Tuesday, November 23, 2010

JD's Take: The Lions of Al-Rassan (Guy Gavriel Kay)

Kay writes historical fantasy. This isn't a thing I knew the first couple books of his I read. I finished Tiganna without every making the connection that it was a fictionalized Italy that was being portrayed, and I didn't care. The book was phenomenal, and knowing that it was historical fantasy would probably have prevented me from reading it. It smacks of Alternate History, which I typical don't enjoy at all. Clearly, I am a fool, and only luck and ignorance saved me in this case. I am a learning animal, however, and capable of accepting that Kay is a gentleman of phenomenal talent who I should in no way discount for arbitrary reasons. And so I read The Lions of Al-Rassan, and was richly rewarded for my open-minded, cosmopolitan, and generous nature. Lions takes place in a Kay-ian fictionalized version of medieval Europe, circa the 11th century and focusing, in part, on the life of an El Cid analogue and the conflict between Muslims, Jews, and Christians. If you are a student of history, you will see many historical parallels here. Otherwise, don't sweat it.

This is, in many ways, a book about a war that everyone knows is coming. One group, previously ascendant and militarily dominant has fallen into decline. Another group, largely exiled from their historical holdings prepares to return in force now that their centuries-old foe has weakened. A third group, historically persecuted by both sides has finally found a sort of safety in obscurity, and (correctly) predicts that the coming war will crush them between both sides. At the center of the story are three unlikely companions from all sides of the conflict who forge a strange but powerful friendship... knowing all the while that it is likely doomed.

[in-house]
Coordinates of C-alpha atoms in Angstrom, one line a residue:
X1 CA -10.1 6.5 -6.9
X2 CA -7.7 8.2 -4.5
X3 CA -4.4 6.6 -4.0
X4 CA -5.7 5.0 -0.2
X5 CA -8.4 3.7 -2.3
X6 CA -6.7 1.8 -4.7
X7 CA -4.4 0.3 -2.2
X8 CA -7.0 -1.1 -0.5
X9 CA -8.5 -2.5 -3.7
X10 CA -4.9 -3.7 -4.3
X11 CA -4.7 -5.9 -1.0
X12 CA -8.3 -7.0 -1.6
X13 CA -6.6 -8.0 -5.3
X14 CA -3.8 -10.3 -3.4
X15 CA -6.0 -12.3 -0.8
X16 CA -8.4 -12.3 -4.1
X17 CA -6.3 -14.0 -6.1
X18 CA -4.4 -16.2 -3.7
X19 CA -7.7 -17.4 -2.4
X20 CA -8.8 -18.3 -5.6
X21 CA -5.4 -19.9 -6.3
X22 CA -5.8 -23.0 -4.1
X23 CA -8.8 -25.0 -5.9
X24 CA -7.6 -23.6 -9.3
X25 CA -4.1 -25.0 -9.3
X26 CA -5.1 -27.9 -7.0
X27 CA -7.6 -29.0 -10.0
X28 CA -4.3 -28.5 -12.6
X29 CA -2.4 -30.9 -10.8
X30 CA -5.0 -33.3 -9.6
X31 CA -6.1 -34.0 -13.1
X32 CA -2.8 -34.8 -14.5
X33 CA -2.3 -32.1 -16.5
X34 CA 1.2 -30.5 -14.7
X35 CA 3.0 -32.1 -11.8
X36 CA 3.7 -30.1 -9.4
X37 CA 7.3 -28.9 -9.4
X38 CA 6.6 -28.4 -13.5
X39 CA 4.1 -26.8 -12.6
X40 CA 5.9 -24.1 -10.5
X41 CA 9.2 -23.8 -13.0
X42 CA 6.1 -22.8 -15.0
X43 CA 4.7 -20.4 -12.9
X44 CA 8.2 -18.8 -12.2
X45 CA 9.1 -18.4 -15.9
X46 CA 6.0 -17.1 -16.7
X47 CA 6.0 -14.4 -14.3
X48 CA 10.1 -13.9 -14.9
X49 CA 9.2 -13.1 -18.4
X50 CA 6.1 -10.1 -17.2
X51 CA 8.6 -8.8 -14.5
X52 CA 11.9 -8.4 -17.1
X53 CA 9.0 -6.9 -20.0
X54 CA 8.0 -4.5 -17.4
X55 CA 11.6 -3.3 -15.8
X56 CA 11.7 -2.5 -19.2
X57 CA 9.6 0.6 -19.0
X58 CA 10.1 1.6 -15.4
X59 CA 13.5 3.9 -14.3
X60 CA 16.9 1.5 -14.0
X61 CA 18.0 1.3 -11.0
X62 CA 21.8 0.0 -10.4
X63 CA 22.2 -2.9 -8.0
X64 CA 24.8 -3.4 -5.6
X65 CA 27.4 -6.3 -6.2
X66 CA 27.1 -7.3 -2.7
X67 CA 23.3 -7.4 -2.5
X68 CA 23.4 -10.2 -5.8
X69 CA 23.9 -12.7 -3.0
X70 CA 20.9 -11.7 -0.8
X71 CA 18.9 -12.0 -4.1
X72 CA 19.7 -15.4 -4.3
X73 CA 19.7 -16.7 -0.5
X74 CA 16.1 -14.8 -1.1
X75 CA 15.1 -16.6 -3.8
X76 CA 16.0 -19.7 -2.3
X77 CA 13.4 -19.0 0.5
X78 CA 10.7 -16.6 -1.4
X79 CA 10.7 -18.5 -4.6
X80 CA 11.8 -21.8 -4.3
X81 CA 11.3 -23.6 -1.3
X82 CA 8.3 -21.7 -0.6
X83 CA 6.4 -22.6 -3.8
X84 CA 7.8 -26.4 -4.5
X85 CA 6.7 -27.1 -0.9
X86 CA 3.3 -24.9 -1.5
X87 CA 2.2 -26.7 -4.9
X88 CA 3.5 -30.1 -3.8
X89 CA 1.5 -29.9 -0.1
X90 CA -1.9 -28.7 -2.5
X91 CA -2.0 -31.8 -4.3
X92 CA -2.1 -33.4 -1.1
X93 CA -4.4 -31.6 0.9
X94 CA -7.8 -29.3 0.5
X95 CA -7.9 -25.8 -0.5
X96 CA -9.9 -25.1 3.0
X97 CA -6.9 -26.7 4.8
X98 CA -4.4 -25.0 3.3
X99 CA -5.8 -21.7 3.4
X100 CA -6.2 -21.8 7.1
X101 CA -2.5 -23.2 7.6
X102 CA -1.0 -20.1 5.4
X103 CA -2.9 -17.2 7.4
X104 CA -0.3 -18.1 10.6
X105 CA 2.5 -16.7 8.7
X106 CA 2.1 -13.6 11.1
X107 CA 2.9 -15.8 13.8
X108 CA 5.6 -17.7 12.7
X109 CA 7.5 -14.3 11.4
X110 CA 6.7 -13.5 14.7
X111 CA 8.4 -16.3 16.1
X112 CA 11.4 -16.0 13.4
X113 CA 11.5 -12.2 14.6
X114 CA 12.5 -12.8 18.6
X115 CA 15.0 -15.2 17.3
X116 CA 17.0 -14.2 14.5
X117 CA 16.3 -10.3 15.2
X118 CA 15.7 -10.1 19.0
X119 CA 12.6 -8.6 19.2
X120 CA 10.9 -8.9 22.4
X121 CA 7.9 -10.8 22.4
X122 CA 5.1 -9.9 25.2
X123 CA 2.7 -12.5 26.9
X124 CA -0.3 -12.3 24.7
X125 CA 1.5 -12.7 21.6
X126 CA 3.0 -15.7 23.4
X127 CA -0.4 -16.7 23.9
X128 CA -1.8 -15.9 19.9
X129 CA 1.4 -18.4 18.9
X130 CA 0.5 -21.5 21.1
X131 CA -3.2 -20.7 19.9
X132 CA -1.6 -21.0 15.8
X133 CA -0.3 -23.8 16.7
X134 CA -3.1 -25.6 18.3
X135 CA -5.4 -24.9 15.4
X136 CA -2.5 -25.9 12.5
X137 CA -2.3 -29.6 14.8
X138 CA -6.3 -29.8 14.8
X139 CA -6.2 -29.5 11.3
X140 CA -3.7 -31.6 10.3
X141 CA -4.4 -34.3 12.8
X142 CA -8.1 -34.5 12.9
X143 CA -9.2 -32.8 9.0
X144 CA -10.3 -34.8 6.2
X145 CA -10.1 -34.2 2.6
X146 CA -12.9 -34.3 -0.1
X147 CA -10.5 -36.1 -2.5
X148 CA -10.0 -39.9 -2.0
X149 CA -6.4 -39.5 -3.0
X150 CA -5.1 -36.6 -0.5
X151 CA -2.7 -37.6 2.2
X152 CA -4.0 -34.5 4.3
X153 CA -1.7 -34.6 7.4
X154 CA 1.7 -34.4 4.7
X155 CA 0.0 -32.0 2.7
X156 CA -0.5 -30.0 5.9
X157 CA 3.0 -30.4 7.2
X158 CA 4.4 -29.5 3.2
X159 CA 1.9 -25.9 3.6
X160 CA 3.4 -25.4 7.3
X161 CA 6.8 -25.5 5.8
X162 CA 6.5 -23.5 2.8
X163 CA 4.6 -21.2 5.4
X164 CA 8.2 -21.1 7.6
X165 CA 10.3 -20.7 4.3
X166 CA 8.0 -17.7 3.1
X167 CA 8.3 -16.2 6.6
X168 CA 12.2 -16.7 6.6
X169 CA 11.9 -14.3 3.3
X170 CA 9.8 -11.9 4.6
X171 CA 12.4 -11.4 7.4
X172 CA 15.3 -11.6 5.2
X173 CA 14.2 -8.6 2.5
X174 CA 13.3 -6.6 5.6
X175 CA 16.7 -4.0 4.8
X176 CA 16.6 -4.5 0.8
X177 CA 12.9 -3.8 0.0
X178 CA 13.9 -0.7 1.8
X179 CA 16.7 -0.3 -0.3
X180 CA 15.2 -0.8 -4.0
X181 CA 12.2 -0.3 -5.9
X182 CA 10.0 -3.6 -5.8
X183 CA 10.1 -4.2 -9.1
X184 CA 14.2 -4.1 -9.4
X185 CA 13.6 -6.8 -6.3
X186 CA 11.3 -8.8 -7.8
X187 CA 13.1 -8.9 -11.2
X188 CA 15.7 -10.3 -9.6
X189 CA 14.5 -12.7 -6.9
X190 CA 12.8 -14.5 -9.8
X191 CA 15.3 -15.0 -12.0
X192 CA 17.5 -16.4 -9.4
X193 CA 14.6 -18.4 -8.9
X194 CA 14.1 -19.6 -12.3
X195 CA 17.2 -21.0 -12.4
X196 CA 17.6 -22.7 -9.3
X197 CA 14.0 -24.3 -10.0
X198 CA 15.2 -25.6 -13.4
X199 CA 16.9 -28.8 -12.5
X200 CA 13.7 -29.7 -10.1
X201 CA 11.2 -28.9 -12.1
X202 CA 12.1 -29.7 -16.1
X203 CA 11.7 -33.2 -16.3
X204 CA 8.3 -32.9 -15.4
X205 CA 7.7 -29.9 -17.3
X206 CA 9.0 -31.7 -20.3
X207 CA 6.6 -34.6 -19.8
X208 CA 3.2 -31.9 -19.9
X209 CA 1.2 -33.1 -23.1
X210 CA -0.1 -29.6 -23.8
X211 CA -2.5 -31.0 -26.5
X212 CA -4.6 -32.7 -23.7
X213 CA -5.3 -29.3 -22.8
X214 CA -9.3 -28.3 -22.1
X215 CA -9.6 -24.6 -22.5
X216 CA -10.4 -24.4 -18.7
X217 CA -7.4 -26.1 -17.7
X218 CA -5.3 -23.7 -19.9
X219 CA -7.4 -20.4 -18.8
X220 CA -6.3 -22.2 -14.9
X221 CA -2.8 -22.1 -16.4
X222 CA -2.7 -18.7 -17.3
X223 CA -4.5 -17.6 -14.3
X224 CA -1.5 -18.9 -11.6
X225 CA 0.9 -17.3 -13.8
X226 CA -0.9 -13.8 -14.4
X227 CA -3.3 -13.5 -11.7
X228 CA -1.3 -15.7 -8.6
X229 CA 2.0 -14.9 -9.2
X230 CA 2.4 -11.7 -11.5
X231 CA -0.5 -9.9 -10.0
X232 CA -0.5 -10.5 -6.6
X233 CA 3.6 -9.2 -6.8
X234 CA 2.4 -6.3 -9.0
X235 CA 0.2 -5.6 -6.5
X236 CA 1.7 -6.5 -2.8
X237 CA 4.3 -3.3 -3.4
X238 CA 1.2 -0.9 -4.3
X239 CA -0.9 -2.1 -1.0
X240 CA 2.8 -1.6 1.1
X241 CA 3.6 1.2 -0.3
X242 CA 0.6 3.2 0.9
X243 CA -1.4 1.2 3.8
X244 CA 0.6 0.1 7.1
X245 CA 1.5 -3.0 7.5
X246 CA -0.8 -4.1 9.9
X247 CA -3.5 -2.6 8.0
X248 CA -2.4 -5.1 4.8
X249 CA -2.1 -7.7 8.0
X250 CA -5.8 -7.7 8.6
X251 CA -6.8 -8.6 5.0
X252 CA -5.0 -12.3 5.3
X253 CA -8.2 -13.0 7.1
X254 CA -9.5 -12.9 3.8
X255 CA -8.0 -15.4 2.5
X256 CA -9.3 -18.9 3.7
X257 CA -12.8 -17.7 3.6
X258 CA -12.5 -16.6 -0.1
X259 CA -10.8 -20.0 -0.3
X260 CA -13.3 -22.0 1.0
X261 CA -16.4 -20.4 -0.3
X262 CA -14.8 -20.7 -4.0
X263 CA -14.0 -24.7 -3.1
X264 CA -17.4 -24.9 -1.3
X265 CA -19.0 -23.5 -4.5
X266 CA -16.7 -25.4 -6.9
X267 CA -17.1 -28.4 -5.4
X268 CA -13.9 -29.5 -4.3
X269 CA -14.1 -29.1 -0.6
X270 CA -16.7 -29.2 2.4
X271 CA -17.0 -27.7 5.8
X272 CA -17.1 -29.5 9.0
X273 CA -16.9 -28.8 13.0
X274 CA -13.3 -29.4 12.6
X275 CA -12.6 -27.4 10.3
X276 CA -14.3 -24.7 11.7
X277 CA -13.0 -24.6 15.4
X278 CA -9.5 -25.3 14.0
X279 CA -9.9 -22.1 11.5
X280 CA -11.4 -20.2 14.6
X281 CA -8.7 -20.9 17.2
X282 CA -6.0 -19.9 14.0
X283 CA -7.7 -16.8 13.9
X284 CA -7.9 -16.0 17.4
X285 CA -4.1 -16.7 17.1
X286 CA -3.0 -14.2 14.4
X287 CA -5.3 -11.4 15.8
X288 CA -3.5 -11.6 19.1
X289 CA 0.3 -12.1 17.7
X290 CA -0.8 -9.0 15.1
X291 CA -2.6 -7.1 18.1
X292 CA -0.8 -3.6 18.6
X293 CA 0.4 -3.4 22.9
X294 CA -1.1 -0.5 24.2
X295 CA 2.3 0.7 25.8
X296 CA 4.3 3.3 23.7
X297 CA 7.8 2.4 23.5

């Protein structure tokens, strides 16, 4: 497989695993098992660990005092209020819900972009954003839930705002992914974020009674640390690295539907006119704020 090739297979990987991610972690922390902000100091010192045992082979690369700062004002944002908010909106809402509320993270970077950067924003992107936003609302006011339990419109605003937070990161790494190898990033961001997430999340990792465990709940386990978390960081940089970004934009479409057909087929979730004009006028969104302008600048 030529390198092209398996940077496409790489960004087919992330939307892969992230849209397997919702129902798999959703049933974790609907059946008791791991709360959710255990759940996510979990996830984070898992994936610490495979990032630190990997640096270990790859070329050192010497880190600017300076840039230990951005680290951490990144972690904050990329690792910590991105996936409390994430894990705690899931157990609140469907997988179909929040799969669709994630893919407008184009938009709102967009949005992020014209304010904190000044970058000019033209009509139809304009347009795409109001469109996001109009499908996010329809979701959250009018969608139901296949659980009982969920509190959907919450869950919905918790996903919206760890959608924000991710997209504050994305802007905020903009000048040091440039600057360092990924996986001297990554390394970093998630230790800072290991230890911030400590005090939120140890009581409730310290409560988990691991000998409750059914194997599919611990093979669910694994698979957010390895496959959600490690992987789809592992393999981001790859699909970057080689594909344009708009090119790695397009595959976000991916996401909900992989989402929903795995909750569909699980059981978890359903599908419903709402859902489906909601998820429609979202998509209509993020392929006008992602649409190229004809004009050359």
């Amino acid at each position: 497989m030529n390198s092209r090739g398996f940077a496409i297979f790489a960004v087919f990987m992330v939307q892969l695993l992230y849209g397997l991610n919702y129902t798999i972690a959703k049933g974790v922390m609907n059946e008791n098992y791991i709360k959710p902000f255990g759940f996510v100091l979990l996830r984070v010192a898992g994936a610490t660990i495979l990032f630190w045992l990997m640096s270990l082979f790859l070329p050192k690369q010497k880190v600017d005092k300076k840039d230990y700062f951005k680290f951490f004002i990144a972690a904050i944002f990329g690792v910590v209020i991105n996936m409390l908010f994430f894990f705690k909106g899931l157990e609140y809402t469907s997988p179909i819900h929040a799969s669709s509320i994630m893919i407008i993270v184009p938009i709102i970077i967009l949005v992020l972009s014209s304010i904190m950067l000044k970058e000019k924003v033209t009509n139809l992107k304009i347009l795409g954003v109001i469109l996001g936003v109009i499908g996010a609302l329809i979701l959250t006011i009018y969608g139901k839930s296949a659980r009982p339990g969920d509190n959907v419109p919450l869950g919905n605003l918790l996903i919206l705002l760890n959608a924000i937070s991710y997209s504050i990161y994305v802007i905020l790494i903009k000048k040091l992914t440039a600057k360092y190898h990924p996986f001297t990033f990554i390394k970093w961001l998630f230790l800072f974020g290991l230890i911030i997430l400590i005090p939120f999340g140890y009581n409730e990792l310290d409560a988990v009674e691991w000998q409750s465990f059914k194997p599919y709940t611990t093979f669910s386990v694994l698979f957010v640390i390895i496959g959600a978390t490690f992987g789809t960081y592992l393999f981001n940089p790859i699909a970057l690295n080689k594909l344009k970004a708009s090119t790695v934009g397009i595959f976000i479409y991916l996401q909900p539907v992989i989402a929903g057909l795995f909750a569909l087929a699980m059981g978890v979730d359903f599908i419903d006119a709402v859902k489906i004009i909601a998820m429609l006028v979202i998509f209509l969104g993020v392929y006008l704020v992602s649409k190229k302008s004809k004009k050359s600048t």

The characters are well written, brightly characterized and interesting. They do tend towards being super-human, but then, they are extraordinary people. Their relationships are compelling, engrossing, tragic, and often gut-wrenching. The plot is tight and moves this pretty weighty volume along with ease. Overall, Lions is excellently written and I highly recommend it. My only real complaint, and I'll be the first to admit that it's pretty nit-picky, is that Kay uses one particular literary device far too often. While effective in moderation, there are only so many times that I'm willing to deal with the whole "let's tell you someone dies and then spend 10 pages teasing you about how you don't know who it is" before it starts to get on my nerves. Honestly, after the first time it actually detracted from the drama of the moment because I was pissed that he was "pulling that crap again".

Final balance: Lions is Kay at or near his very best, and I highly recommend it. It's emotionally compelling and deals with some pretty interesting Big Issues without ever getting bogged down in them.

[Mini Review] JD's Take: Territory (Emma Bull)

Territory really impressed me. It's a retelling of the Wyatt Earp/Doc Holiday/OK Corral story from the point of view of a young widow working in Tombstone as a typesetter for the local newspaper. It's filled with interesting historical flavor and the characters are nuanced and morally gray and interesting almost to a person. As the story unfolds, we slowly realize that there are magical forces at work in Tombstone influencing events in unpredictable ways. The slow plot pacing and character development work extremely well here, allowing us to assimilate the fantasy elements of the story into the familiar framework of a tale we know the broad outline of already without ever feeling jarring or forced. The introduction of those elements also warns us early that this story isn't going to play out the way we might expect either...

My only real complaint is that the book just... ends. There's no climax, no denouement, it just stops in mid-narrative. Clearly intended to be the first book in a series, I'd recommend waiting to read this until the sequel is available, lest you finish feeling unsatisfied.

[Nano Review] JD's Take: The Alchemist in the Shadows (Pierre Pavel)

This is the sequel to Pavel's "The Cardinal's Blades". See that review, but add in a "ARG WHY WOULD END THE BOOK THERE THE THIRD BOOK BETTER GET TRANSLATED DAMMIT" to it. :)

JD's Take: The Cardinal's Blades (Pierre Pavel)